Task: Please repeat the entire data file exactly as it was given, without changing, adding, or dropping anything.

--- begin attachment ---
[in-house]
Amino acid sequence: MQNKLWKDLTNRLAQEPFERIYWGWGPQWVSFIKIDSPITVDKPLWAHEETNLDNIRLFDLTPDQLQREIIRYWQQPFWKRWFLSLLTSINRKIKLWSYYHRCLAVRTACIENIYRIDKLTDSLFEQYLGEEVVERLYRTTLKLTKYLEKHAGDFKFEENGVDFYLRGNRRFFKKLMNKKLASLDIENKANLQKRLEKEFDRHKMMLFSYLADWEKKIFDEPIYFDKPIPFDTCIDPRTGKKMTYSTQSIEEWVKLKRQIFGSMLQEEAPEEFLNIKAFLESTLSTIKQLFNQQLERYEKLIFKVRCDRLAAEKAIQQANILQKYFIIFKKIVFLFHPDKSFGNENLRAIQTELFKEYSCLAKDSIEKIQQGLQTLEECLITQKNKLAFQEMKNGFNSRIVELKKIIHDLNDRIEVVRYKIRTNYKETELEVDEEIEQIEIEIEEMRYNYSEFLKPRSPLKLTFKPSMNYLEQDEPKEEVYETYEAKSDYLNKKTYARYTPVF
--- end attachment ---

[in-house]
Amino acid sequence: MQNKLWKDLTNRLAQEPFERIYWGWGPQWVSFIKIDSPITVDKPLWAHEETNLDNIRLFDLTPDQLQREIIRYWQQPFWKRWFLSLLTSINRKIKLWSYYHRCLAVRTACIENIYRIDKLTDSLFEQYLGEEVVERLYRTTLKLTKYLEKHAGDFKFEENGVDFYLRGNRRFFKKLMNKKLASLDIENKANLQKRLEKEFDRHKMMLFSYLADWEKKIFDEPIYFDKPIPFDTCIDPRTGKKMTYSTQSIEEWVKLKRQIFGSMLQEEAPEEFLNIKAFLESTLSTIKQLFNQQLERYEKLIFKVRCDRLAAEKAIQQANILQKYFIIFKKIVFLFHPDKSFGNENLRAIQTELFKEYSCLAKDSIEKIQQGLQTLEECLITQKNKLAFQEMKNGFNSRIVELKKIIHDLNDRIEVVRYKIRTNYKETELEVDEEIEQIEIEIEEMRYNYSEFLKPRSPLKLTFKPSMNYLEQDEPKEEVYETYEAKSDYLNKKTYARYTPVF